The Queen City prides itself on its supportive business attitude and the vital, growing firms that benefit from it. In return, businesses and the services that support them have helped shape the city and the region into an area with a strong and diverse economy, high-quality expanding workforce, solid technical, educational and transportation resources, vibrant communities and diverse lifestyles. The influx of new, skilled workers to the area and partnership between the private sector and public agencies ensures that Charlotte will continue to be a great place to do business.
Finance is a major player here; with more than $1.8 trillion in assets, Charlotte is second only to New York City. Five of the nation’s top 150 banks have operations in Charlotte. The two largest banks in the country in terms of deposits, Bank of America and Wachovia Corporation, are based in Charlotte. Both institutions have branches throughout the nation and provide specialty banking services worldwide.
Uptown’s skyline has been influenced by these and other banks, whose growth is reflected in skyscrapers such as Bank of America Corporate Center, The Hearst Tower, the IJL Financial Center and One Wachovia Center. Beyond its financial prowess, Charlotte is also home to seven Fortune 500 companies including Duke Energy, Bank of America, Nucor Corp., Goodrich, SPX and Sonic Automotive. The headquarters for Family Dollar, Food Lion and Lowe’s are located in nearby suburbs. Additionally, more than 310 Fortune 500 businesses operate facilities in Charlotte.
Small businesses flourish in the area as well. In the past 10 years, over 8,000 firms have opened in Charlotte, investing $9.6 billion and offering more than 74,000 new jobs.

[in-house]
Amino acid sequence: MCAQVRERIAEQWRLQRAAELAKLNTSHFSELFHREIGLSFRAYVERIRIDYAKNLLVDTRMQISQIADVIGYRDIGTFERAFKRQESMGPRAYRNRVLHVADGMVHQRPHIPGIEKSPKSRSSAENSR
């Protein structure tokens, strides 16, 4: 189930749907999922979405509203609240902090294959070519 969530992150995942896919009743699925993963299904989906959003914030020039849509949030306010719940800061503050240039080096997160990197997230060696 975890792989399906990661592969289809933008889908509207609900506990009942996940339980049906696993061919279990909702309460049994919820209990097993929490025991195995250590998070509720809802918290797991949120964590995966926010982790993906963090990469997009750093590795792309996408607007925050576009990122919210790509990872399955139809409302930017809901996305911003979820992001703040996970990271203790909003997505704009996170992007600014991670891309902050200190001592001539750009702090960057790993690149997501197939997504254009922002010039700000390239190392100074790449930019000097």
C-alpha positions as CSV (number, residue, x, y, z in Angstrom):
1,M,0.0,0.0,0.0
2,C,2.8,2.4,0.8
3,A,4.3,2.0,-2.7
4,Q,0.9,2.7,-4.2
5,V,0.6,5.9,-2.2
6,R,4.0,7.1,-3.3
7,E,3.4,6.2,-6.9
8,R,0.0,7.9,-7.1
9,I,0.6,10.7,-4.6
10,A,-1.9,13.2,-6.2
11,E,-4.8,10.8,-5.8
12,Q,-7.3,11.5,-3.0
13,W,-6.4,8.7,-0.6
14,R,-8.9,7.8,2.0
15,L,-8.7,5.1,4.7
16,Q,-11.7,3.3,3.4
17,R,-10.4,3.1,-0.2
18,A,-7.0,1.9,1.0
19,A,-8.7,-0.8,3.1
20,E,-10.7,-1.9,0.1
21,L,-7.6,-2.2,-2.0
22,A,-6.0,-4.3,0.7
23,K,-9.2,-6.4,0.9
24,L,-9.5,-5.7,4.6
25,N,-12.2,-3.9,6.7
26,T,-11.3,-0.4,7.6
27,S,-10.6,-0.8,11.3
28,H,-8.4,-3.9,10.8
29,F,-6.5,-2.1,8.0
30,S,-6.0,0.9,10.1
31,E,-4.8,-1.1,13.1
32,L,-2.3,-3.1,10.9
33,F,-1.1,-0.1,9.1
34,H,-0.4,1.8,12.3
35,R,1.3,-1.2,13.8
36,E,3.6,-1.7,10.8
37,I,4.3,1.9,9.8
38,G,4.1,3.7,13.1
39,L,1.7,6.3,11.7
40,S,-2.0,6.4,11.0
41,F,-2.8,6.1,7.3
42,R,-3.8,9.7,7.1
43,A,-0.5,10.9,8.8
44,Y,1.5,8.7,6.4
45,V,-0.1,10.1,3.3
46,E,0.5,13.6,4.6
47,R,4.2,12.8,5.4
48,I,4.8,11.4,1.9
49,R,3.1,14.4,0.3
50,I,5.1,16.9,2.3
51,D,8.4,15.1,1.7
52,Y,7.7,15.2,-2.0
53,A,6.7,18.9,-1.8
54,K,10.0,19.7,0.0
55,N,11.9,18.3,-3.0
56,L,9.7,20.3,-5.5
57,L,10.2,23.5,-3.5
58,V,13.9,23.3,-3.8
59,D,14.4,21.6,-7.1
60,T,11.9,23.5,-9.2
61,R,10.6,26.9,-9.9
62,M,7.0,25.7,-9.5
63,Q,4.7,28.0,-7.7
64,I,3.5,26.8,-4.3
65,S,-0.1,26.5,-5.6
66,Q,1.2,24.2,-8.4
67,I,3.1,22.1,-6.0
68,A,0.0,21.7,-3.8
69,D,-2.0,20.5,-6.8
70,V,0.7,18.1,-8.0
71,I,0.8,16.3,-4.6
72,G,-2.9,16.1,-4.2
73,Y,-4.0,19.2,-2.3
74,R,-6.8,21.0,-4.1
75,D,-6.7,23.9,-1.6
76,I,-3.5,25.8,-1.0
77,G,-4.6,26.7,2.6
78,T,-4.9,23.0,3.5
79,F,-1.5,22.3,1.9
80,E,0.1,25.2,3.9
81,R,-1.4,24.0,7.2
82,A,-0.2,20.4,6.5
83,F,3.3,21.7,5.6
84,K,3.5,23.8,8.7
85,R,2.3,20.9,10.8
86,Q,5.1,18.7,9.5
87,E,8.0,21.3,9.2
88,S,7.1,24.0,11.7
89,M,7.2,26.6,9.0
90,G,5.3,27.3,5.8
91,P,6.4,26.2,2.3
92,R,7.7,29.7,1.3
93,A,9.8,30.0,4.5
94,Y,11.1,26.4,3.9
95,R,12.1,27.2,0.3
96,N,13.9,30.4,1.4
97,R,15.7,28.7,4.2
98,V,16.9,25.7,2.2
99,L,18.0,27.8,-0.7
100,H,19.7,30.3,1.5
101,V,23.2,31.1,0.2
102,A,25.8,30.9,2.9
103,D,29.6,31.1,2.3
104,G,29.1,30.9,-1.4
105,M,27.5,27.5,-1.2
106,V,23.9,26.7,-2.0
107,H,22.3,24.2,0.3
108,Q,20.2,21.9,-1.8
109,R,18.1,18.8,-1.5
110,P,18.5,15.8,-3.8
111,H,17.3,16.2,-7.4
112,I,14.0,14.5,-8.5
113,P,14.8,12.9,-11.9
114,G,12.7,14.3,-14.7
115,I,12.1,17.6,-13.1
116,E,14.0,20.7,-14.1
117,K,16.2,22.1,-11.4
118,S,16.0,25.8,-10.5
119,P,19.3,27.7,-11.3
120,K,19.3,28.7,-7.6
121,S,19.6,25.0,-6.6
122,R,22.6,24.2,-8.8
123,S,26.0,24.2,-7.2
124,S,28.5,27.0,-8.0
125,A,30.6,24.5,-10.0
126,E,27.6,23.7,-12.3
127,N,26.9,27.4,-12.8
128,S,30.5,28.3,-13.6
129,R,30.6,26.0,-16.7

As a manufacturing center, Charlotte is home to more than 2,000 manufacturers that employ over 100,000 workers in textiles, electronics, printing, plastics, industrial machinery and other industries.
UNC Charlotte has partnered with the public and private sectors to create the Charlotte Research Institute, an umbrella organization of businesses and government entities that fosters research and collaboration. The 1.2-million-square-foot facility is located on the campus of UNC Charlotte.
Charlotte’s status as a transportation hub significantly facilitates economic growth. Served by a superb network of highways and as the center of the country’s largest consolidated rail system, Charlotte continues to be a focal point for development in the Southeast. The ever-expanding outer belt, I-485, has helped to increase development along Charlotte’s outskirts.
If you flew in for a job interview or a house-hunting trip, you’ve already seen Charlotte/Douglas International Airport, the 23rd busiest airport in the world and 2nd busiest in the US in terms of passenger traffic. The facility, on the city’s west side, averages 587 flights daily and enplanes more than 28 million passengers each year. Charlotte is the largest hub for US Airways, which offers flights to points all over the United States and internationally, including non-stop service to 123 destinations.
In 2004, Johnson & Wales University dissolved their Norfolk and Charleston locations and moved to Gateway Village in Uptown Charlotte. The school, which focuses on business, hospitality, culinary arts and technology, brings more than 2,000 students to Uptown as well as a full campus, an addition that significantly enhances business prospects in the Center City.
Another new business is the Billy Graham Evangelistic Association headquarters, which recently moved from Minneapolis to Charlotte- Billy Graham’s hometown. The headquarters adds hundreds of new jobs and draws thousands of tourists.
In 2006, the U.S. National Whitewater Center opened, a world-class whitewater park modeled after the 2000 Olympic site in Australia. Located at the intersection of I-85 and I-485, the U.S. National Whitewater Center brings in tourists, outdoor sports enthusiasts and professional athletes from across the country.
According to the Charlotte Chamber, nearly 600 foreign-owned companies do business in Charlotte’s 15-county region, representing half of all foreign companies in the state. Countries with the greatest representation include Germany, Japan and Great Britain, with Swiss, Italian and Canadian firms on the rise. Charlotte’s banking industry has been extremely accommodating to start-up firms and minority businesses.
All this business has given Charlotte an extremely healthy economy. The city has an exceptionally low unemployment rate and has continued to grow steadily.
Business doesn’t stop at the county line, either. Other counties in the Charlotte metro region have equally healthy economies, thanks to their proximity to Charlotte’s amenities, as well as their own aggressive recruiting efforts and, in some cases, incentives to relocating businesses.